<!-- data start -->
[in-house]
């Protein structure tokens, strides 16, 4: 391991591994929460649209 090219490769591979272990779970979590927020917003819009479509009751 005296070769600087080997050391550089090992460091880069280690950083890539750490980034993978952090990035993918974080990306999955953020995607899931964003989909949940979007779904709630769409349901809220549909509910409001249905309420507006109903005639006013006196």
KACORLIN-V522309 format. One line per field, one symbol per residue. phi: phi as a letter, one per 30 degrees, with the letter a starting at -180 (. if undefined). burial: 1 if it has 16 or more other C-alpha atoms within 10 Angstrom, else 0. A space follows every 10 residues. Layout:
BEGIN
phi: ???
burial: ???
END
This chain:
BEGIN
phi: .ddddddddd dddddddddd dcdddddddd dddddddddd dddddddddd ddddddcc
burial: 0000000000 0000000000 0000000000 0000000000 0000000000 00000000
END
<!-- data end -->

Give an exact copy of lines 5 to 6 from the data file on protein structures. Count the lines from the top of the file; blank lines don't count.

phi: ???
burial: ???